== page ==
So, in a time when the demand for housing is great in DC, why would OP propose this? In addition to being inconsistent with the intent of the R-4 zone and sometimes the character of the neighborhood, this is having an impact on the diversity and the relative affordability of our family housing stock. ...

Buildings with one and two dwelling units represent approximately 38 percent of the District’s housing stock, but only about 4 percent of the units in the housing pipeline over the next 15 years. Conversely, the District has a large supply of multi-family or mixed use zoned land and developments in the housing pipeline for multi-family housing that is appropriate to meet the demand of smaller households.

Few new multifamily buildings are being delivered with three or more bedrooms, unless they are part of housing planned to replace similarly-sized public housing units. Over the past three years, three-bedroom units have risen in price almost three times as fast as one-bedroom units — a reflection of the limited supply, subsequent demand pressure, and rapidly escalating prices.

Families seeking to purchase relatively affordable homes are competing with developers who can pay more for a larger house than a family because they can profit by splitting up the building and selling smaller units. Ensuring that the R-4 zone remains a single-family rowhouse or flat zone can begin to address this pressure.

Despite appearances, this doesn’t deal with pop-ups very well

OP is right that DC does need some family housing. It also needs single and couple housing. Encouraging family housing is a good idea, but like many zoning proposals from OP recently including the past few years of zoning update tweaks (and like DC’s parking policy in recent years), it seems to be just layering customized rule on top of customized rule without a broader strategy.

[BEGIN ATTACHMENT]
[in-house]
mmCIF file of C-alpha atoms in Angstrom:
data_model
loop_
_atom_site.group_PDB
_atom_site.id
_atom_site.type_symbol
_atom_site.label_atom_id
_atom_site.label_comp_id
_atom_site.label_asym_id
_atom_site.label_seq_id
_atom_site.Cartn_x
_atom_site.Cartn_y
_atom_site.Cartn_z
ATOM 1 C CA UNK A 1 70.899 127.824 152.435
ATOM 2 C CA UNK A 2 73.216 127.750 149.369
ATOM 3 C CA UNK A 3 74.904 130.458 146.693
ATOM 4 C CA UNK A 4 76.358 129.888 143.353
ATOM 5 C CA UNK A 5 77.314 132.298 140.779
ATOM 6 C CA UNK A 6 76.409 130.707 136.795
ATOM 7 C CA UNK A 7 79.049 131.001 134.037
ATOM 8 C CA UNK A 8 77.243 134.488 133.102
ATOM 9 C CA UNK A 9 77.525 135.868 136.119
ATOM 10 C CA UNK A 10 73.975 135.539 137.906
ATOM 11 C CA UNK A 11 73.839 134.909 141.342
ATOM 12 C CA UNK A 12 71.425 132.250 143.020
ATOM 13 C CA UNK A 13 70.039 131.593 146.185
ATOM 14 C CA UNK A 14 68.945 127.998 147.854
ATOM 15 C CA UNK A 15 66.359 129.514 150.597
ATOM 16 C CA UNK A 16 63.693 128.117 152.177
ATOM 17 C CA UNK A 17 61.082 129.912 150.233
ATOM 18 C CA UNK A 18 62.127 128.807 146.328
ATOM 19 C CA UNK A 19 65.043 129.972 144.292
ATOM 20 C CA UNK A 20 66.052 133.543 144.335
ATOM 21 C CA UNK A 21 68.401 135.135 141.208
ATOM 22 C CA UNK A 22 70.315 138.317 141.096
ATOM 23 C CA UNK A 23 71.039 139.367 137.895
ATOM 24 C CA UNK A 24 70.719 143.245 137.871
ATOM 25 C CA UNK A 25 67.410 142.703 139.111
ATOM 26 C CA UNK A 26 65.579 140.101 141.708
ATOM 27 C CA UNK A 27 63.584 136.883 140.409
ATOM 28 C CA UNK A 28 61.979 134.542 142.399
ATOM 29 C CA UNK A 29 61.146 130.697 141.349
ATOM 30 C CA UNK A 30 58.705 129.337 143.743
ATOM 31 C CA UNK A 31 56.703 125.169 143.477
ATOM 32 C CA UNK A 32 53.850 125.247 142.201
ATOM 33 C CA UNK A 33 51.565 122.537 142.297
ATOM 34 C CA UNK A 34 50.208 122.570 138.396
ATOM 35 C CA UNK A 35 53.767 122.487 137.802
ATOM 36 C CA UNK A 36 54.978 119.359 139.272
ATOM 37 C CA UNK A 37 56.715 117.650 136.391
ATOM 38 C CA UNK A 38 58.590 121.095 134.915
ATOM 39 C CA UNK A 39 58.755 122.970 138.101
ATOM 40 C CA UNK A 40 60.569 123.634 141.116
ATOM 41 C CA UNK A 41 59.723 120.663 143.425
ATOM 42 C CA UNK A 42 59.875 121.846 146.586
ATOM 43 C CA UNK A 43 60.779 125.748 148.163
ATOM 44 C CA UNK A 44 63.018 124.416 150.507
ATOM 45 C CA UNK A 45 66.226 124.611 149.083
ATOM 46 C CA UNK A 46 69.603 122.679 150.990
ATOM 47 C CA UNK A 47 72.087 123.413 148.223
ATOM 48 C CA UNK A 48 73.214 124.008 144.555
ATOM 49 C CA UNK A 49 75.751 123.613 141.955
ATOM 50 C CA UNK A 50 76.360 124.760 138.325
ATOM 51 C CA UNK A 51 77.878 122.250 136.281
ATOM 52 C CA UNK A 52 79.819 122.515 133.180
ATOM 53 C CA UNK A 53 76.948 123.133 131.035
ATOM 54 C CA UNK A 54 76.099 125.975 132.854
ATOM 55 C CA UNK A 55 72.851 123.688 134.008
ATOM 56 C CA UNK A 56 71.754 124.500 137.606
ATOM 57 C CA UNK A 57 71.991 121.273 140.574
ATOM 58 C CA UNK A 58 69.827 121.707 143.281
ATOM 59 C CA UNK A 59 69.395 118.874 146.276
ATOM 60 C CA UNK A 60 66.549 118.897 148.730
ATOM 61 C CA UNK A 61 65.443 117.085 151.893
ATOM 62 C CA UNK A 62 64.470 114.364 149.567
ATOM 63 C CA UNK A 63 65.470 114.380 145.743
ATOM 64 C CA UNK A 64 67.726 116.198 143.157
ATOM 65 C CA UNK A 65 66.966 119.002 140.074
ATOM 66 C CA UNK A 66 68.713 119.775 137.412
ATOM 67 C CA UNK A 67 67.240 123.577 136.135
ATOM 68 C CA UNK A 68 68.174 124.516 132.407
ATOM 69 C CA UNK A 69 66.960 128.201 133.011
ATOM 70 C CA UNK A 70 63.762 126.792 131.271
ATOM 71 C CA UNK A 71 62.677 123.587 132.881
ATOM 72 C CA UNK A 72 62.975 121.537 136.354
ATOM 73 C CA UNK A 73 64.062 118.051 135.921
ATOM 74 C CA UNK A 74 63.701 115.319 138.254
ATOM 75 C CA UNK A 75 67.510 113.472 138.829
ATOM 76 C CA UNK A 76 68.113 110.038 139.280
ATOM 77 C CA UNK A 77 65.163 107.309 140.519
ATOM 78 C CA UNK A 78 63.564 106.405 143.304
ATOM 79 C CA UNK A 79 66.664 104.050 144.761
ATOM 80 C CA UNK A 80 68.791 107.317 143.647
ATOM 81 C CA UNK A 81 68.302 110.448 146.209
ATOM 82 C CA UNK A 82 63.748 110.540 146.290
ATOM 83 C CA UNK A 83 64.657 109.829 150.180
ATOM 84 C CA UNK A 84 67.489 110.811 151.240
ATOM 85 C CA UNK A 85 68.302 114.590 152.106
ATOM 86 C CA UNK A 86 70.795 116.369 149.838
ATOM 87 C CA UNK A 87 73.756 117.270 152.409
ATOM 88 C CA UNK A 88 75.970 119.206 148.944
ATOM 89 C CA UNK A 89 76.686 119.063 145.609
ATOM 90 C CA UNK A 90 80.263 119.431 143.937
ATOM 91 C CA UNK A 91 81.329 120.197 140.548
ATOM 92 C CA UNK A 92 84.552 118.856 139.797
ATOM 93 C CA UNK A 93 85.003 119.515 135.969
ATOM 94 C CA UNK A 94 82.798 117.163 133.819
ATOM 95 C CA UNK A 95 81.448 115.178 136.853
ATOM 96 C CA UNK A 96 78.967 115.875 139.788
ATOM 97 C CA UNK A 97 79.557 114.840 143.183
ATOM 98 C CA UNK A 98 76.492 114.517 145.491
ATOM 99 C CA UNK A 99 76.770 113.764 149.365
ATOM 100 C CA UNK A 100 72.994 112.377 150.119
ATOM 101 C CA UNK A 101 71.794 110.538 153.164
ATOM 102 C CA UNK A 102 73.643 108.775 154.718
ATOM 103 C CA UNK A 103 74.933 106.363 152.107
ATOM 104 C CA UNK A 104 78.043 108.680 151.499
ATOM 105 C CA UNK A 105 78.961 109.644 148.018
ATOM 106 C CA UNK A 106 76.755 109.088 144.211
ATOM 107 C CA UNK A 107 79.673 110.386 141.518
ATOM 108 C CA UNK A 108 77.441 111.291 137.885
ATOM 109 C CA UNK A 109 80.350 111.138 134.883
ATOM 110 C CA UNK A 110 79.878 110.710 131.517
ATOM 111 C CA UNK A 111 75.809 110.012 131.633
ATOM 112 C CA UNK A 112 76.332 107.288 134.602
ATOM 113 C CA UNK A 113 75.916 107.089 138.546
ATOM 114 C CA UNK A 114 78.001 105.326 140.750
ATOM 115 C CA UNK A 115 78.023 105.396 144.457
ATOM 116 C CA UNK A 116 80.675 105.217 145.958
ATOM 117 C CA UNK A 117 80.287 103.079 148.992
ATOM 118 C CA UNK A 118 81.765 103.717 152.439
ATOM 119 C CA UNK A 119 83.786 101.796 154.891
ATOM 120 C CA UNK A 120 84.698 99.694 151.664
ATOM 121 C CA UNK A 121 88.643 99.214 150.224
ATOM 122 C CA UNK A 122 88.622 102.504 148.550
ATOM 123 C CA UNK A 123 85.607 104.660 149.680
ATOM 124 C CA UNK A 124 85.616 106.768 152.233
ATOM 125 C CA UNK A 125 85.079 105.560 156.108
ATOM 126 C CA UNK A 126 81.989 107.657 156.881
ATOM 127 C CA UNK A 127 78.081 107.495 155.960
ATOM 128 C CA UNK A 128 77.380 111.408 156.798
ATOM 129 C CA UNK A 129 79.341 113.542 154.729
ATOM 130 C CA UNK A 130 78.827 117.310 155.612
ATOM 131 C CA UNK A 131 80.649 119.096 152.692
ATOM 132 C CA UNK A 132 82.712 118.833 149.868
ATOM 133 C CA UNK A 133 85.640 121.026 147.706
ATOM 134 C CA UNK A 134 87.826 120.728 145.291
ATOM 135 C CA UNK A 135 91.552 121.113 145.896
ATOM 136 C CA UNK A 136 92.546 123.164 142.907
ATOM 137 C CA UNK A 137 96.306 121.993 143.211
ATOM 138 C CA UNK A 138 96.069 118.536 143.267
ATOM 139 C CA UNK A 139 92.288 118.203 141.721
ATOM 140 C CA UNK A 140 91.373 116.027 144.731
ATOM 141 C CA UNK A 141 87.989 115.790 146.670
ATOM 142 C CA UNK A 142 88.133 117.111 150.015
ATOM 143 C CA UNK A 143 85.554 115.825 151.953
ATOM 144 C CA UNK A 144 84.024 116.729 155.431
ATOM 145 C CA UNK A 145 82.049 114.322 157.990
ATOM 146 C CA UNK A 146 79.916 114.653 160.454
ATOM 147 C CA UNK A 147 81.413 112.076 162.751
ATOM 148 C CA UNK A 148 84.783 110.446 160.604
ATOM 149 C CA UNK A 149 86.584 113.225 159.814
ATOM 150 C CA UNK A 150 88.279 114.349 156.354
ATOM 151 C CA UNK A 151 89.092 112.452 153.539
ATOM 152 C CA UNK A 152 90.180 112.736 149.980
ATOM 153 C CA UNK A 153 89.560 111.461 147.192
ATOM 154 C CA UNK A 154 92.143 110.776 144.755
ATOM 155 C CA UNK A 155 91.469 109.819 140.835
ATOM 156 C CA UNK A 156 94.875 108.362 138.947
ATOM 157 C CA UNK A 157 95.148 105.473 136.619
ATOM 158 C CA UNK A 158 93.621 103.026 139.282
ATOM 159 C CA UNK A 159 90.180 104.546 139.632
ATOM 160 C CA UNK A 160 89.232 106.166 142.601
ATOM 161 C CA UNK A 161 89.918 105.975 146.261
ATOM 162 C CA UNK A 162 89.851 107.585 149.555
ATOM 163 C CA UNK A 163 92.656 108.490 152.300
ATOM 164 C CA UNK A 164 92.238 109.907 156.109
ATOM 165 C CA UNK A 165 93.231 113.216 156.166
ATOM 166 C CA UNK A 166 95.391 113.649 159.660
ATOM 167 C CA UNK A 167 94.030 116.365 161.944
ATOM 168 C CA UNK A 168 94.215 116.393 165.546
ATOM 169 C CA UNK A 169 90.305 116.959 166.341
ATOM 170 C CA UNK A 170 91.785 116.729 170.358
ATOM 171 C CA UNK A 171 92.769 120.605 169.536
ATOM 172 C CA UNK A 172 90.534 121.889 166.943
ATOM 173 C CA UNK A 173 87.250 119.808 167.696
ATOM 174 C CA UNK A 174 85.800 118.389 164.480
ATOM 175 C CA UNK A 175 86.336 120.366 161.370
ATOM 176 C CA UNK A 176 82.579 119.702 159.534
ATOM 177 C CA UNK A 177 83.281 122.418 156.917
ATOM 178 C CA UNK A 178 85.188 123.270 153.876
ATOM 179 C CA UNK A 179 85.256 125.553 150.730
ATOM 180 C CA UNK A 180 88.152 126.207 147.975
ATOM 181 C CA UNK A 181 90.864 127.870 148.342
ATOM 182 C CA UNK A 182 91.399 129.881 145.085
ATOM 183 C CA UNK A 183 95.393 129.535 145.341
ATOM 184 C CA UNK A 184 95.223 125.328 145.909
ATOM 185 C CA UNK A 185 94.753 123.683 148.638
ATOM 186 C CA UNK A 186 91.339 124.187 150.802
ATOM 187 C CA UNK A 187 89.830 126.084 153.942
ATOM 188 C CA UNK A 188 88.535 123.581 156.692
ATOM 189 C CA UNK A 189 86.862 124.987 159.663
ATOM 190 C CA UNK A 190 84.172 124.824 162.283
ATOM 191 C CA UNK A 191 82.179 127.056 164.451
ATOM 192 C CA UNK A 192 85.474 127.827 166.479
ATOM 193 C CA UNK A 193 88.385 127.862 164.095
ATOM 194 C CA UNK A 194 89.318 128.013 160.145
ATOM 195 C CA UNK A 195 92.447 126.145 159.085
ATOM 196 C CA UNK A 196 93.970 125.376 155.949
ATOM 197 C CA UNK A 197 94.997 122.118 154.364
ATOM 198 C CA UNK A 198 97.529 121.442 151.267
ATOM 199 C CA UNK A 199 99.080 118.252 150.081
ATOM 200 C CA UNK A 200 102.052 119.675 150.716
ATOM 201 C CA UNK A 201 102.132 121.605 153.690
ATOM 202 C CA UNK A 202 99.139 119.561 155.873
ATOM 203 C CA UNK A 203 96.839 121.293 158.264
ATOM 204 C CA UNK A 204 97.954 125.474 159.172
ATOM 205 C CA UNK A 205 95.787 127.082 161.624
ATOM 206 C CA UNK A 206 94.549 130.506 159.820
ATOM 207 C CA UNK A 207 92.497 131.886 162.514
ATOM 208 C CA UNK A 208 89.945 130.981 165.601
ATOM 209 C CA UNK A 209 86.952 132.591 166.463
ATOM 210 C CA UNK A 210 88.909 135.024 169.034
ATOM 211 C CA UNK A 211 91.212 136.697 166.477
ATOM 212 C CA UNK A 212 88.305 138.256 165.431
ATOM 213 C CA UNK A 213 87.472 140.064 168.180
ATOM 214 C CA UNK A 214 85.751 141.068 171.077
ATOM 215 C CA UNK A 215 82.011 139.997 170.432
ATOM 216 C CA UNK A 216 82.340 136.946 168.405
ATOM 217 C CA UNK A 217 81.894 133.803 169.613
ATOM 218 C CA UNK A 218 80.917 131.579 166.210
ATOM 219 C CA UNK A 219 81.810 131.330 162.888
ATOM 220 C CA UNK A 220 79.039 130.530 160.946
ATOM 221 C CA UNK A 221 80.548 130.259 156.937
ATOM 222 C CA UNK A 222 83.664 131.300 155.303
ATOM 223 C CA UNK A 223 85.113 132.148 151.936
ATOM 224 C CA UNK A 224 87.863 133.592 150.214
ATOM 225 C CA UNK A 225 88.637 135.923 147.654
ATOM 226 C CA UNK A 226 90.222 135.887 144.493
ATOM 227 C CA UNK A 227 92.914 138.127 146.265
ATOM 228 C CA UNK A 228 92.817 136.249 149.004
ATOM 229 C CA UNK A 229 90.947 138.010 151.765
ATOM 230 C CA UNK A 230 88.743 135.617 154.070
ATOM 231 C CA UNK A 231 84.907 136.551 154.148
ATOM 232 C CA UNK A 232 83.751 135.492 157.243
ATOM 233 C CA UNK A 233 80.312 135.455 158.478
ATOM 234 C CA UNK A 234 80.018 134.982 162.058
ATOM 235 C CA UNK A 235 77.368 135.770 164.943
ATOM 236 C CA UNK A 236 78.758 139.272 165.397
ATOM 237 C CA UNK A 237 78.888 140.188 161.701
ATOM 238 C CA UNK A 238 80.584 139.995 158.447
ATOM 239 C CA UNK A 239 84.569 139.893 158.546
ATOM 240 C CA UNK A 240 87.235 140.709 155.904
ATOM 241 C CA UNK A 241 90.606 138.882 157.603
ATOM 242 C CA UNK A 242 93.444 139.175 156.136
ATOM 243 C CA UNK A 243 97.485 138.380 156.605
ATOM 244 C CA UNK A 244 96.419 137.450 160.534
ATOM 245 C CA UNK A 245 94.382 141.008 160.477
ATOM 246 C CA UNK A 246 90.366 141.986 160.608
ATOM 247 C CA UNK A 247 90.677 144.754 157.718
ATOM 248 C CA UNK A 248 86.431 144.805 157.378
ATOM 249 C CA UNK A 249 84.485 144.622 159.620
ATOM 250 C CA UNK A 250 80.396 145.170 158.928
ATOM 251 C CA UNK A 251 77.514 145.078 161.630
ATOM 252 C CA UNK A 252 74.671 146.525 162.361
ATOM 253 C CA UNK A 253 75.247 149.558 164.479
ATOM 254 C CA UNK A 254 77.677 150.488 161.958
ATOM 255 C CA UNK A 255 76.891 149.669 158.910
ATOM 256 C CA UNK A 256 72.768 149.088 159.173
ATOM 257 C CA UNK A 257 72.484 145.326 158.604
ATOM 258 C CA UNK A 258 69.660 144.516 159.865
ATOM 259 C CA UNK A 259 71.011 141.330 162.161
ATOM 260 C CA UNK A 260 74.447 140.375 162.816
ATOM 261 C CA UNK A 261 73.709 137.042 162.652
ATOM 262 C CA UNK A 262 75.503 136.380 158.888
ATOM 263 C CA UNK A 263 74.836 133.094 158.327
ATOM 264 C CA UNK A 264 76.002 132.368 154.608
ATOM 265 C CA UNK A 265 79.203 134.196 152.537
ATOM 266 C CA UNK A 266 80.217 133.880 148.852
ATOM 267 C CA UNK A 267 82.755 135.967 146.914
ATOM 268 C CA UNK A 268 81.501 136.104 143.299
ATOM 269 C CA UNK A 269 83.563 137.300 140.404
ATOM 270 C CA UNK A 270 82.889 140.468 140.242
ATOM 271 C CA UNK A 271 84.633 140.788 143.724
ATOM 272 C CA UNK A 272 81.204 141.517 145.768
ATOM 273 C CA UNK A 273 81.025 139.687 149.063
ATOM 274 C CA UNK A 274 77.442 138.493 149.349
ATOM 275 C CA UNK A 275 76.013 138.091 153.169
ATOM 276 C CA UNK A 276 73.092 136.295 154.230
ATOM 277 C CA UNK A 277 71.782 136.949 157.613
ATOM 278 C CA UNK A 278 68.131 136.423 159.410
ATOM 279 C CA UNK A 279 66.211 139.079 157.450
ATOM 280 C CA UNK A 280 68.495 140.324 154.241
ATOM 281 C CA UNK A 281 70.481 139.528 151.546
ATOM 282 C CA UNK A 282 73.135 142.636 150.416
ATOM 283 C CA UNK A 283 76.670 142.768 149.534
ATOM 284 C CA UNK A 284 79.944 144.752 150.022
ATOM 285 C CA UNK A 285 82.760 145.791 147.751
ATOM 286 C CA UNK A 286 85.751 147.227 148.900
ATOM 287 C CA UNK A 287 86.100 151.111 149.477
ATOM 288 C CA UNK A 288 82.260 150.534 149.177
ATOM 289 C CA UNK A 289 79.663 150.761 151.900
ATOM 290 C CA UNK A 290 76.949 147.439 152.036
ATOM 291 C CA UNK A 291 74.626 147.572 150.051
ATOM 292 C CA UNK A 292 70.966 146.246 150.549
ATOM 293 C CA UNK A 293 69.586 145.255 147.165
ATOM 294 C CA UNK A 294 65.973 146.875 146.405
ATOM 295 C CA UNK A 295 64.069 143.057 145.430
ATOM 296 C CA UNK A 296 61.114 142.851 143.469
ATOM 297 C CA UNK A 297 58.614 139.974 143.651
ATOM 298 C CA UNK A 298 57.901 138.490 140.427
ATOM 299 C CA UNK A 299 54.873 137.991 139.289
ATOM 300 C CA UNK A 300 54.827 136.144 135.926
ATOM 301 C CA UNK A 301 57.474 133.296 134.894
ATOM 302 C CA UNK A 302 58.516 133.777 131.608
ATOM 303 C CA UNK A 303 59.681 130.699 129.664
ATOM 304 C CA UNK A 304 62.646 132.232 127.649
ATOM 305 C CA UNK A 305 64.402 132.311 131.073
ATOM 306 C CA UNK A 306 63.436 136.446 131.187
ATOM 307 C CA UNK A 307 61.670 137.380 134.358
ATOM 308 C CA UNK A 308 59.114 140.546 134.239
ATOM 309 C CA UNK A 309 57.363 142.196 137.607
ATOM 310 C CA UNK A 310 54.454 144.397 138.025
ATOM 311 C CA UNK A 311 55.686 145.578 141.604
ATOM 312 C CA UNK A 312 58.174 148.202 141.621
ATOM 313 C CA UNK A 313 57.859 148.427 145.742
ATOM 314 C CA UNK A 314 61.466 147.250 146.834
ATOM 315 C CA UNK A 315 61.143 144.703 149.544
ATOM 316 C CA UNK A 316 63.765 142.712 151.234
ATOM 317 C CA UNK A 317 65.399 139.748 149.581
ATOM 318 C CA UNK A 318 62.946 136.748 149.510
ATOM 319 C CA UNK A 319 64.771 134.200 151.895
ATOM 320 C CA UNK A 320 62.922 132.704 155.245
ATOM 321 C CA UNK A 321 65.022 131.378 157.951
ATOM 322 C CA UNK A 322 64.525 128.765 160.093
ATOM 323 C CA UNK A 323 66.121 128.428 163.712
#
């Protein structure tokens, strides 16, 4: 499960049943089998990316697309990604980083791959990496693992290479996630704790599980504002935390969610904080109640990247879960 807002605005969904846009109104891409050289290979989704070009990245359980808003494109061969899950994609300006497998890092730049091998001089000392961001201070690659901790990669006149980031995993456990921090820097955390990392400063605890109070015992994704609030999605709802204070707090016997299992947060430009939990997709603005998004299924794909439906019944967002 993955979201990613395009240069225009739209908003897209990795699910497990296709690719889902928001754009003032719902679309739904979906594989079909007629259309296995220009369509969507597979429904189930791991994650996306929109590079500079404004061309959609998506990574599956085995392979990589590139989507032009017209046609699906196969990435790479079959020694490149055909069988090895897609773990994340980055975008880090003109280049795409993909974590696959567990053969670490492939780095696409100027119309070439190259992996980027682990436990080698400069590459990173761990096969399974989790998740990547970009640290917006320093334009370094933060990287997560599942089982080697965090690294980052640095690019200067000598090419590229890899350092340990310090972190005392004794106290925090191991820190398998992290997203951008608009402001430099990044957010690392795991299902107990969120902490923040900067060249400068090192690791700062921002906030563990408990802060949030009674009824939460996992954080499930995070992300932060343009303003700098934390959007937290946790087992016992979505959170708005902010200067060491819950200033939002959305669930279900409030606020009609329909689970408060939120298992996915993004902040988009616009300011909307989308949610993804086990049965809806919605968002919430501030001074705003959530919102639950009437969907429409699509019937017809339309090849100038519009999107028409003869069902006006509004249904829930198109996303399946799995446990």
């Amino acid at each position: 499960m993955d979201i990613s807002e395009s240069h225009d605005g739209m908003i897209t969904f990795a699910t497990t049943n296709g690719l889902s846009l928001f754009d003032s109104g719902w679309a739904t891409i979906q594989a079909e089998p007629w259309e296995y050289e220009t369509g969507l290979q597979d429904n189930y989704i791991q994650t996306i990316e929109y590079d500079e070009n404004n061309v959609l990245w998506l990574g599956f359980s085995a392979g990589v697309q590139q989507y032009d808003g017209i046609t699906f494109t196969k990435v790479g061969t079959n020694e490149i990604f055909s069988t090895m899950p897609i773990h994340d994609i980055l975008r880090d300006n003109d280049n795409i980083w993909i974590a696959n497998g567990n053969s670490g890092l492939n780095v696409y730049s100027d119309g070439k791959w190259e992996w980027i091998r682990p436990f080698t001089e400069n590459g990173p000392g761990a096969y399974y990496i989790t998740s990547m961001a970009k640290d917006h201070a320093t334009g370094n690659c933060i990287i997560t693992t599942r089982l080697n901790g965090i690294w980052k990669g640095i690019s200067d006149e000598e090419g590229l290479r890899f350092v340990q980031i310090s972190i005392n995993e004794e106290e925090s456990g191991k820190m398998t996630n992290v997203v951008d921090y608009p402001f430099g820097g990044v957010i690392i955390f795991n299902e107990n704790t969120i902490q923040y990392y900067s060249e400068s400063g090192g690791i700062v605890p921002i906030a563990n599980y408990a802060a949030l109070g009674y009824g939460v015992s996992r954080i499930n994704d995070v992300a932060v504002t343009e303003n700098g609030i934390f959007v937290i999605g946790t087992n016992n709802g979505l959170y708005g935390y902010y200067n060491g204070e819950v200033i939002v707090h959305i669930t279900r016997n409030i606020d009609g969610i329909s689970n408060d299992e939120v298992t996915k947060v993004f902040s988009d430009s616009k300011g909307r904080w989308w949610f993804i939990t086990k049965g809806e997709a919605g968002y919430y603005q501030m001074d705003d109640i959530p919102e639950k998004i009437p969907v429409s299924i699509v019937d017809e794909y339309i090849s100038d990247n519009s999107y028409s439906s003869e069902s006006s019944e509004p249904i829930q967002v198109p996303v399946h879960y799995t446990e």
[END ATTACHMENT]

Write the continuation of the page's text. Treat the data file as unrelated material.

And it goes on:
This specific proposal doesn’t even address many of the complaints people have. This is mainly being billed in the press as a move to stop pop-ups. The lower height will deter some of the worst pop-ups, but it isn’t going to stop people from adding a third story onto a 2-story row house in a place like Trinidad and the biggest objection is usually that the pop-ups are cheaply made and ugly. A design review process may be better than a zoning limit. Nor will this do anything about many of the more infamous pop-ups, like the one on V Street, which is in an ARTS/C-2-B zone.

How about some actual planning?

Rather than slap on a patchwork of new rules that react to each neighborhood request, why can’t the Office of Planning actually plan? Work with residents to figure out where the housing DC needs can go, and what’s the best place for different size housing. Figure out where and what kind of family housing there could be, and then write rules to encourage that.

There’s a good chance that existing row houses are a more ideal place for family-sized housing. A limit might make sense if, at the same time, the city has a strategy for adding the housing it needs in other ways. It doesn’t have one now. There was also massive opposition to allow even targeted exceptions to the federal height limit. People are fighting development at McMillan, at Takoma, at the Big K site in Anacostia, and on my block, all saying that whatever is proposed is too big for whatever area it’s in. There was a lot of opposition to allowing accessory apartments in single-family zones, even though that wouldn’t change any buildings. And so forth.

Since the first zoning update proposals in 2008, Steingasser’s division of OP has been largely reactive, responding to complaints and tweaking the zoning (just about always to make it more restrictive). The agency needs to start being proactive and engaging residents in a discussion about the best way to add the housing DC needs. It’s got to be somewhere, and really a lot of somewheres.

Soon, DC will revisit its Comprehensive Plan, which is a good opportunity for this conversation. But it will only happen if OP actually plans for growth which DC’s sustainability plan already calls for.

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David Alpert is the founder of Greater Greater Washington and its board president. He worked as a Product Manager for Google for six years and has lived in the Boston, San Francisco, and New York metro areas in addition to Washington, DC. He lives with his wife and two children in Dupont Circle.